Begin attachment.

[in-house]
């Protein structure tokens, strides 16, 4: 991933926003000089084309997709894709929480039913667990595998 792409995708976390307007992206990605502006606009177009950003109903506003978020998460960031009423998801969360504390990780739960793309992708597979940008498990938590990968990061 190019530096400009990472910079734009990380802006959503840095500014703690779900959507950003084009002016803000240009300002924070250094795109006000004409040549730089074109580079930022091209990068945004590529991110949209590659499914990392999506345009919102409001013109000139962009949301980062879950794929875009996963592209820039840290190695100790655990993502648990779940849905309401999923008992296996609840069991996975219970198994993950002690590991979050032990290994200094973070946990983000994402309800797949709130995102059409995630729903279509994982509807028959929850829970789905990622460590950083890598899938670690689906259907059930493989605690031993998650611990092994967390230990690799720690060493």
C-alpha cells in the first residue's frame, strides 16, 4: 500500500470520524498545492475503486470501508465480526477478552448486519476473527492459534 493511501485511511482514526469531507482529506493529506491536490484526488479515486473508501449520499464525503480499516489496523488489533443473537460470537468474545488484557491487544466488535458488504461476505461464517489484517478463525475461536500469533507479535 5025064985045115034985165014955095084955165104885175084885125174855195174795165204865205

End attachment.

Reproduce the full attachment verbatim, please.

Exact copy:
[in-house]
């Protein structure tokens, strides 16, 4: 991933926003000089084309997709894709929480039913667990595998 792409995708976390307007992206990605502006606009177009950003109903506003978020998460960031009423998801969360504390990780739960793309992708597979940008498990938590990968990061 190019530096400009990472910079734009990380802006959503840095500014703690779900959507950003084009002016803000240009300002924070250094795109006000004409040549730089074109580079930022091209990068945004590529991110949209590659499914990392999506345009919102409001013109000139962009949301980062879950794929875009996963592209820039840290190695100790655990993502648990779940849905309401999923008992296996609840069991996975219970198994993950002690590991979050032990290994200094973070946990983000994402309800797949709130995102059409995630729903279509994982509807028959929850829970789905990622460590950083890598899938670690689906259907059930493989605690031993998650611990092994967390230990690799720690060493």
C-alpha cells in the first residue's frame, strides 16, 4: 500500500470520524498545492475503486470501508465480526477478552448486519476473527492459534 493511501485511511482514526469531507482529506493529506491536490484526488479515486473508501449520499464525503480499516489496523488489533443473537460470537468474545488484557491487544466488535458488504461476505461464517489484517478463525475461536500469533507479535 5025064985045115034985165014955095084955165104885175084885125174855195174795165204865205